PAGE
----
“… I cannot contend that our judgment will add a great deal to the jurisprudence of this country.

… This is a penal statute, because there is a penalty of £5 for breach of the section, and it is a very well–known canon of construction that if one has an ambiguity one always applies the construction which is most favourable to an accused person and a construction which will not involve the imposition of a penalty.
Would anybody in ordinary common parlance talk about a goldfish as an article? I do not think that they would. If the statute had said ‘article or thing,’ as some statutes have said, there could be no doubt, I think, that a goldfish would be a thing. That was a point which came before the High Court of Northern Ireland in Rex (Urban District Council of Portadown) v Armagh Chairman and Justices, where Moore CJ, having to construe a section which dealt with ‘article’ and ‘thing,’ said he thought that ‘article’ was applicable to something inanimate, and ‘thing’ to both live and dead matter. I think that it is a difficult point in some respects and, if it is thought that goldfish spread disease – I do not know whether they do or not – it would be quite easy for Parliament to alter the law on this point; but bearing in mind that if there is a doubt as to the construction, we ought to prefer the construction which is against the imposition of a penalty, I think that it is a straining of language to say that a goldfish is an article.”


[18] In Palmer v B J Clarke’s (Hampton) Pty Ltd Starke J said (at 8):
“The word ‘article’ is a word of the widest scope and, indeed, in construing a different statute altogether, Taylor, J., has said this (or the meaning of his judgment carries this necessary implication) in Quarries Ltd v Federal Commissioner of Taxation (1961), 106 CLR 310, at p 312; [1962] ALR 160, at p 161. A consideration of the definition of ‘article’ in the Oxford dictionary would lead one to the view that an article is wide enough to include almost any substance other than land or anything which is not attached to the land. Indeed, in England a horse has been held to be an article within the meaning of a statute, and within the meaning of another statute gas has been held to be an article (Cox v Cutler(s) & Sons Ltd., [1948] 2 All ER 665), and when dealing with a word the scope of which is as wide as this, I can see no reason for construing it as excluding an object animate or inanimate however small it may be. Consequently, I have reached the conclusion, without much hesitation, that a maggot is an article within the meaning of s 240 of the Health Act.”


[19] I respectfully agree with the judgment of Starke J who applied ordinary rules of construction. The judgment of Lord Goddard CJ reflects what nowadays is regarded as an outmoded approach to the interpretation of penal provisions, or at least, a strained application of a rule of last resort. As Gibbs J (as he then was) said in Beckwith v R (1976) 135 CLR 569 at 576:
“The rule formerly accepted, that statutes creating offences are to be strictly construed, has lost much of its importance in modern times. In determining the meaning of a penal statute the ordinary rules of construction must be applied, but if the language of the statute remains ambiguous or doubtful the ambiguity or doubt may be resolved in favour of the subject by refusing to extend the category of criminal offences … . The rule is perhaps one of last resort.”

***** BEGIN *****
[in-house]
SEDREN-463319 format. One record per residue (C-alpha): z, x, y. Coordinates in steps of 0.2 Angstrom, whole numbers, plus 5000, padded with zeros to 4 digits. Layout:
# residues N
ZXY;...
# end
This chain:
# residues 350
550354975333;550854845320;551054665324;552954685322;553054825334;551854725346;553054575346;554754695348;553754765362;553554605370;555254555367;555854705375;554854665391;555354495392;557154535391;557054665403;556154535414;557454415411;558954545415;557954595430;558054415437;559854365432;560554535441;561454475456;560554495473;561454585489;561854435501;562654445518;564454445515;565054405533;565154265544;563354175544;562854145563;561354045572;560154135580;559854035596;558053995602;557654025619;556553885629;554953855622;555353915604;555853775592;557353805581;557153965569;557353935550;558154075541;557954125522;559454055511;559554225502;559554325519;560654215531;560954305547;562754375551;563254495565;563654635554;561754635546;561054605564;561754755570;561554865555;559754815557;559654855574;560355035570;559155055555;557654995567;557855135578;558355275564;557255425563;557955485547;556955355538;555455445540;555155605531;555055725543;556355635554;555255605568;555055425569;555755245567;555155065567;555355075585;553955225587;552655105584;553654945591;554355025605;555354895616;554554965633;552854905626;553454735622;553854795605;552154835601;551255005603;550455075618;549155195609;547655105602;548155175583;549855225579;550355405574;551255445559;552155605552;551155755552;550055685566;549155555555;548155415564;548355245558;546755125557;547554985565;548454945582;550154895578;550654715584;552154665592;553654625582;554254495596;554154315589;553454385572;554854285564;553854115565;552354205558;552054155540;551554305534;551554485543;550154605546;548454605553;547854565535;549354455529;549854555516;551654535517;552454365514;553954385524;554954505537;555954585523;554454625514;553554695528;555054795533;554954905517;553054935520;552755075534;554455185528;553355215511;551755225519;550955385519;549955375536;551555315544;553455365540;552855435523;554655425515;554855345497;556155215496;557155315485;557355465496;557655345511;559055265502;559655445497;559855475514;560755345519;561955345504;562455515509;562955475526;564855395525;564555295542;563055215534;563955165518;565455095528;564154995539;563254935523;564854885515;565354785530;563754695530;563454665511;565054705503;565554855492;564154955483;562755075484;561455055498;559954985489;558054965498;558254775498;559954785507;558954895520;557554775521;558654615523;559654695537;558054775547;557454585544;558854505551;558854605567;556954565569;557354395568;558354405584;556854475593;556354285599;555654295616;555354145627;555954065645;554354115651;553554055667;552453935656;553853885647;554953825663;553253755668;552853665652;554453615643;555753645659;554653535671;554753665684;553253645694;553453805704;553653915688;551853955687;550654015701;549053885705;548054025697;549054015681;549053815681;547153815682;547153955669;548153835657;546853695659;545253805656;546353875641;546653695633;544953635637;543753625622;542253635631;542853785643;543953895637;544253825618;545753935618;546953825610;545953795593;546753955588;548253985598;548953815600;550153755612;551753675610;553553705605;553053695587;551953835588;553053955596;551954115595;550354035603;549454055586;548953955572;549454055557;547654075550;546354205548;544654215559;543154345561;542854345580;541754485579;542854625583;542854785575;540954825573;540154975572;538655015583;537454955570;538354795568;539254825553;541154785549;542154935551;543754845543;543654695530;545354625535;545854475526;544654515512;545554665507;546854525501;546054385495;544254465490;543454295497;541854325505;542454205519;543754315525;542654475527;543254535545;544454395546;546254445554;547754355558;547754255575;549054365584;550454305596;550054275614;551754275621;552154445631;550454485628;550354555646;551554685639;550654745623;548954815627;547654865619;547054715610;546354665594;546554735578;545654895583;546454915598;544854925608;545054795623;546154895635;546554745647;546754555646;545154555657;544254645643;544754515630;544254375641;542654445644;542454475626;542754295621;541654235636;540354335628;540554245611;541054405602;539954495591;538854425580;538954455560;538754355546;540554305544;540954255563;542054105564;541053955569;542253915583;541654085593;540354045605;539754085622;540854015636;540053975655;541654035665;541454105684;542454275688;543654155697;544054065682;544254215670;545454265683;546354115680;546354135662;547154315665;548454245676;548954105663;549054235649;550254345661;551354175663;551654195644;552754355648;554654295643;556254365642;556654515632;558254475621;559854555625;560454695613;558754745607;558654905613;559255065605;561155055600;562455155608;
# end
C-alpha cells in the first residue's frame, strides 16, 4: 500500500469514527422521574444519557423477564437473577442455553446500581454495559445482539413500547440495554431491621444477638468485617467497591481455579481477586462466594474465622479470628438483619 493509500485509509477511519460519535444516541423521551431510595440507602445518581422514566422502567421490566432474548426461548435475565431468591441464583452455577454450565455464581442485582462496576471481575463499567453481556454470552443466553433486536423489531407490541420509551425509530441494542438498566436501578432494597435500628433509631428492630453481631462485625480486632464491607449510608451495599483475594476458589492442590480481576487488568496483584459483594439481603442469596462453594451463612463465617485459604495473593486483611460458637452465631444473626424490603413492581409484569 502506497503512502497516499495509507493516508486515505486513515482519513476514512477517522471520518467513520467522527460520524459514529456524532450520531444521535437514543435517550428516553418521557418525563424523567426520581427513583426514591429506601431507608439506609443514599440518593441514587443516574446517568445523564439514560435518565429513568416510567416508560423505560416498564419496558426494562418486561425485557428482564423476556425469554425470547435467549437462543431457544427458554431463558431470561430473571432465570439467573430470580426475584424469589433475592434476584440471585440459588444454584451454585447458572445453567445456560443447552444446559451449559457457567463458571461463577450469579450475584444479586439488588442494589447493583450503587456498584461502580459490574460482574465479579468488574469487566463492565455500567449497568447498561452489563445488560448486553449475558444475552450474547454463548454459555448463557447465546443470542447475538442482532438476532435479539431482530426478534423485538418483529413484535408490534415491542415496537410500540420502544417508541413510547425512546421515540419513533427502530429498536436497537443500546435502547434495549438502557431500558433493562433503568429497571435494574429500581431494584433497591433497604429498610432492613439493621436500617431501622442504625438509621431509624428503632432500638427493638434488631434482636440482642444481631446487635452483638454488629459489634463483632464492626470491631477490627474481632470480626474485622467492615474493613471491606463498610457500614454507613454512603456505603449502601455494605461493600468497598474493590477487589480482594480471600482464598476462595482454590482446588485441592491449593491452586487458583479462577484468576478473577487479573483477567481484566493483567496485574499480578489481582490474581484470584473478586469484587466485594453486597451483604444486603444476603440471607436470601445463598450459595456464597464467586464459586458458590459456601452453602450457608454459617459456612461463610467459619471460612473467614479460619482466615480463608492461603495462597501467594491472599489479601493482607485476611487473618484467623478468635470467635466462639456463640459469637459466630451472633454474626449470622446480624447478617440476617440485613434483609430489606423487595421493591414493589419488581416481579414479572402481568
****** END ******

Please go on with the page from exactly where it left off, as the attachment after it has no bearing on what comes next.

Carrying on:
This was endorsed as the “modern approach in construing penal statutes” by Gibbs CJ, Mason, Wilson and Dawson JJ in Waugh v Kippen (1986) 160 CLR 156 at 164. See, generally, Pearce & Geddes Statutory Interpretation in Australia, 5th edition (2001) para 9.6 ff.


[20] A domestic dog is corporeal property, subject to possession and ownership and capable of sale . The dog here was owned by and in the possession of the appellant. The dog was set upon the victim. It was employed or used by the appellant to attack the victim. I think the words “… article … adapted to cause injury or fear of injury to the person etc” mean and are directed to any use or employment of corporeal property in such a manner as to cause injury or fear of injury to another. “Adapted” in the context does not involve any change in the nature or substance of the “article” but rather addresses the means by which use of the “article” causes injury or fear of injury.


[21] In the present case the facts as found disclose that the appellant’s dog was used by the appellant as an offensive weapon as defined in the Criminal Code (NT). Clearly the word “article” in the context is not confined to manufactured goods and includes inanimate naturally occurring objects, such as a rock. I see no reason in the context here to confine the word “article” to inanimate objects. As I have said a domestic dog is “a piece of property,” “a chattel,” “a thing material” and it seems to me the definition of offensive weapon when read into s 188 Criminal Code (NT) is directed to prohibiting the use of any property, animate or inanimate, in such a manner as to cause injury or fear of injury to other people.


[22] The appeal is dismissed.